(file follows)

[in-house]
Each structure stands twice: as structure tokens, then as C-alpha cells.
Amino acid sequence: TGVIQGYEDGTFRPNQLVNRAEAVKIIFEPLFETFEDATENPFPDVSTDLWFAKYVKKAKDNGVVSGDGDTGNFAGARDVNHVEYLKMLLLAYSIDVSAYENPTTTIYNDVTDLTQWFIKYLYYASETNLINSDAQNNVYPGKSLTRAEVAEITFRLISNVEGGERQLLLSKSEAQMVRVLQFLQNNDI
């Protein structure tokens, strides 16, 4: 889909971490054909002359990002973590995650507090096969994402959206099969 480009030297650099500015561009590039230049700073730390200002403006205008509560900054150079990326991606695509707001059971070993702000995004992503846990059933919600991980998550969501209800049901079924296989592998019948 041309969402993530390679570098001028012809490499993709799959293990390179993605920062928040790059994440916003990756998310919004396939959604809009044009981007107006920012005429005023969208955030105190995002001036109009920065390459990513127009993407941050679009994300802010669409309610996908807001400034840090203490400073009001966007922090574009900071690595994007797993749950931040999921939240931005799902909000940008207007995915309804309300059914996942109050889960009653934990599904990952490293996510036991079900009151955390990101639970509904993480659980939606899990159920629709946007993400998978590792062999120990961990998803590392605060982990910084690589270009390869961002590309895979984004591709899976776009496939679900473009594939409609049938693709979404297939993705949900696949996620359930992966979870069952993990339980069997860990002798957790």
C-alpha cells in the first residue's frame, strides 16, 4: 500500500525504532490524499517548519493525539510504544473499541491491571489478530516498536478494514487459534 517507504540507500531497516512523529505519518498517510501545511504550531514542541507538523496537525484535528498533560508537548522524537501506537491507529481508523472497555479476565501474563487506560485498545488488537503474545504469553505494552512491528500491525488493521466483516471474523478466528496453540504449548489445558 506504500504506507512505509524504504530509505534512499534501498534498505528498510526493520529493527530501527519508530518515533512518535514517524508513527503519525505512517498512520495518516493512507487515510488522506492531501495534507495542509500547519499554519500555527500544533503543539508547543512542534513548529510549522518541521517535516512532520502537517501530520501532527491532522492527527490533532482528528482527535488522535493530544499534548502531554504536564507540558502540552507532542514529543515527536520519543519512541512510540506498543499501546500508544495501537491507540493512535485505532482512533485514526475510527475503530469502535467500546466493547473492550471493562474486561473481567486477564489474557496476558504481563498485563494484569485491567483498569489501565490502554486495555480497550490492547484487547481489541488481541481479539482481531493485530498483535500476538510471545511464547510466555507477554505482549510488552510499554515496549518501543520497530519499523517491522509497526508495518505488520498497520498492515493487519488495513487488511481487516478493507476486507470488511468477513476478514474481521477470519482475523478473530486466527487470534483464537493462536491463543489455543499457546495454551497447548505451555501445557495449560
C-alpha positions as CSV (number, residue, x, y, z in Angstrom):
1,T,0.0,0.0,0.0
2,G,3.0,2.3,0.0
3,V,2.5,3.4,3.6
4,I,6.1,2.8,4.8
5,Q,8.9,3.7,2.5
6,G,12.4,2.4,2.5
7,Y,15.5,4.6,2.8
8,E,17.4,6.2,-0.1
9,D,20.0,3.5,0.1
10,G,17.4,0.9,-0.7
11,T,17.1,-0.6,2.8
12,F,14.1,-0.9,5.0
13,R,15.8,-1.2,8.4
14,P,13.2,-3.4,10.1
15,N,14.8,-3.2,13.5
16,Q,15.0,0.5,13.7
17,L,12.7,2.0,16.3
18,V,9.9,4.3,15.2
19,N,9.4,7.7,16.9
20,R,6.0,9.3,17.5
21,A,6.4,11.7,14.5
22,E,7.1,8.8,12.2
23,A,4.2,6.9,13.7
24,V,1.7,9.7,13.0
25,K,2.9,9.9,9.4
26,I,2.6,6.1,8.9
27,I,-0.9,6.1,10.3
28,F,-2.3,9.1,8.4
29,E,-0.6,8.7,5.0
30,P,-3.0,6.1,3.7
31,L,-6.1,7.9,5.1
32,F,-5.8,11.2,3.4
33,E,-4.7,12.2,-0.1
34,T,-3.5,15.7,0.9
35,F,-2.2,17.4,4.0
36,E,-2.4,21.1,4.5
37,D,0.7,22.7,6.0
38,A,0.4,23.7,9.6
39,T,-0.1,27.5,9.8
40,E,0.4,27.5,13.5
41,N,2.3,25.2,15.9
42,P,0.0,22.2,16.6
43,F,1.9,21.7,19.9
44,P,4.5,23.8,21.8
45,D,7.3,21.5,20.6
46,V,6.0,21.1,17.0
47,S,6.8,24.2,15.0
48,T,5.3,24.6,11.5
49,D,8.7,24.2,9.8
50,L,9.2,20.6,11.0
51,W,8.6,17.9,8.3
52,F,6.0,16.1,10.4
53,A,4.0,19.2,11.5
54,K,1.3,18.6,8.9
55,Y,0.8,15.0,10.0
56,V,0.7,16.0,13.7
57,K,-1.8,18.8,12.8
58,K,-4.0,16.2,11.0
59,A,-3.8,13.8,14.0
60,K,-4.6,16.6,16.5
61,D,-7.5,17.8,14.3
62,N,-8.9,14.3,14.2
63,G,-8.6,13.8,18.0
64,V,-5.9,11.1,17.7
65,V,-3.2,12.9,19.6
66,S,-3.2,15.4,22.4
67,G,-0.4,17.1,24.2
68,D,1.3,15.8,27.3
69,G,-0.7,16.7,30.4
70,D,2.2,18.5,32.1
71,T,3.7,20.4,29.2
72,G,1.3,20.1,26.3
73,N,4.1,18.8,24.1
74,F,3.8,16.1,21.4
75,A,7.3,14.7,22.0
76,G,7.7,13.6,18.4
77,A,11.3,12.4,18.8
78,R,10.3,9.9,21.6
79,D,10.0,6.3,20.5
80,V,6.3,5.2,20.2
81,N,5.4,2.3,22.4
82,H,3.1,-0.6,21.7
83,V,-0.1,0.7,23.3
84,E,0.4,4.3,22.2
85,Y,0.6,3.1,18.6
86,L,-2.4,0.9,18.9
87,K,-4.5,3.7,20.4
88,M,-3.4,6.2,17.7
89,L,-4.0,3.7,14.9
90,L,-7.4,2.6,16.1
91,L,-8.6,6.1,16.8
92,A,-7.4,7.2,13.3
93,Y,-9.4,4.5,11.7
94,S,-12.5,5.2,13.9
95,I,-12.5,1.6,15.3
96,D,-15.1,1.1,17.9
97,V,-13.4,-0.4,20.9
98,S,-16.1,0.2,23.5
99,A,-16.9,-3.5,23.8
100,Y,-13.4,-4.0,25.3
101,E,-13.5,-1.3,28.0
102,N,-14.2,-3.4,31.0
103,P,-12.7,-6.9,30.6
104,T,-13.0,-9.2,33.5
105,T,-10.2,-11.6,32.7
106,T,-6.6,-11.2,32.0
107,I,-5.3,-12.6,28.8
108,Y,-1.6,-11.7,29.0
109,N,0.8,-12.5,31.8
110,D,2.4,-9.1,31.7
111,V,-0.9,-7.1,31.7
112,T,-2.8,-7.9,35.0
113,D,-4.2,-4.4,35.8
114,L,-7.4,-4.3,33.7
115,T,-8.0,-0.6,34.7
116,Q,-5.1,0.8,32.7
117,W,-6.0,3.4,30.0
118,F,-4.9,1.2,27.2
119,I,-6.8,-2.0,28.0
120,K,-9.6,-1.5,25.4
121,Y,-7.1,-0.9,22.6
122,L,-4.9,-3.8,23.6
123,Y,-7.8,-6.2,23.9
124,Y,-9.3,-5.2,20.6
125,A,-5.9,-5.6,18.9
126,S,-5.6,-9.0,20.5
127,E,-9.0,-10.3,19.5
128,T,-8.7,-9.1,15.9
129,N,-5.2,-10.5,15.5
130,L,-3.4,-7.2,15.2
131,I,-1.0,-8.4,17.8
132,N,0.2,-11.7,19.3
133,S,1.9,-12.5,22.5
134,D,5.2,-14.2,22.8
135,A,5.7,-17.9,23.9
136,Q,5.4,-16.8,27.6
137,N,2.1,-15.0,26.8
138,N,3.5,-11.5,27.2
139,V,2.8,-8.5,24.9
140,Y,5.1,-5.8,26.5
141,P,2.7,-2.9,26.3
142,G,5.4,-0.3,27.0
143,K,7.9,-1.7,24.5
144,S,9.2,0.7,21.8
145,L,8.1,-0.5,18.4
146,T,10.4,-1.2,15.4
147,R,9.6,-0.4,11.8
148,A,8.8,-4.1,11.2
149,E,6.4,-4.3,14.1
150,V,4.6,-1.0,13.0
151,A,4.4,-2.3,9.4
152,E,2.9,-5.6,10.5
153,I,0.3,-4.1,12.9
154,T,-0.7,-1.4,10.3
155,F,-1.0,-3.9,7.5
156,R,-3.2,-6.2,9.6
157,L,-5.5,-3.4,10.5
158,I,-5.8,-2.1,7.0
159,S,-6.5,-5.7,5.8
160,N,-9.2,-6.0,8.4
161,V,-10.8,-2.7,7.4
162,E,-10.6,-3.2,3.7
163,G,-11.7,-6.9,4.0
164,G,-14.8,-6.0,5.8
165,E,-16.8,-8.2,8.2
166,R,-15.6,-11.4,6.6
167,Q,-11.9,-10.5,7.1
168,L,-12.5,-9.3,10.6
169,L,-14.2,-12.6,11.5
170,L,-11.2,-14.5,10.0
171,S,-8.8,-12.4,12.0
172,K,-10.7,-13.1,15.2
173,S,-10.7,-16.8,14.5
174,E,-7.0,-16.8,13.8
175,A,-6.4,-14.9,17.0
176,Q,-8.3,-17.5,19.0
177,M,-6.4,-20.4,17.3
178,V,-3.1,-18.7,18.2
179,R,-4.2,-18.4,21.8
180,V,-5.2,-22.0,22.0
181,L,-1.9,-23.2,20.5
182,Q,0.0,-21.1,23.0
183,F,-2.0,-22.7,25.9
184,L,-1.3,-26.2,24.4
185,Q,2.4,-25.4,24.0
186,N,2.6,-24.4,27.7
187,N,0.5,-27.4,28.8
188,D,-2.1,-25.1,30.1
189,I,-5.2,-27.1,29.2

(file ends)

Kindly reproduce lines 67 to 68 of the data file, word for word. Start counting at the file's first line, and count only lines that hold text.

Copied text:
61,D,-7.5,17.8,14.3
62,N,-8.9,14.3,14.2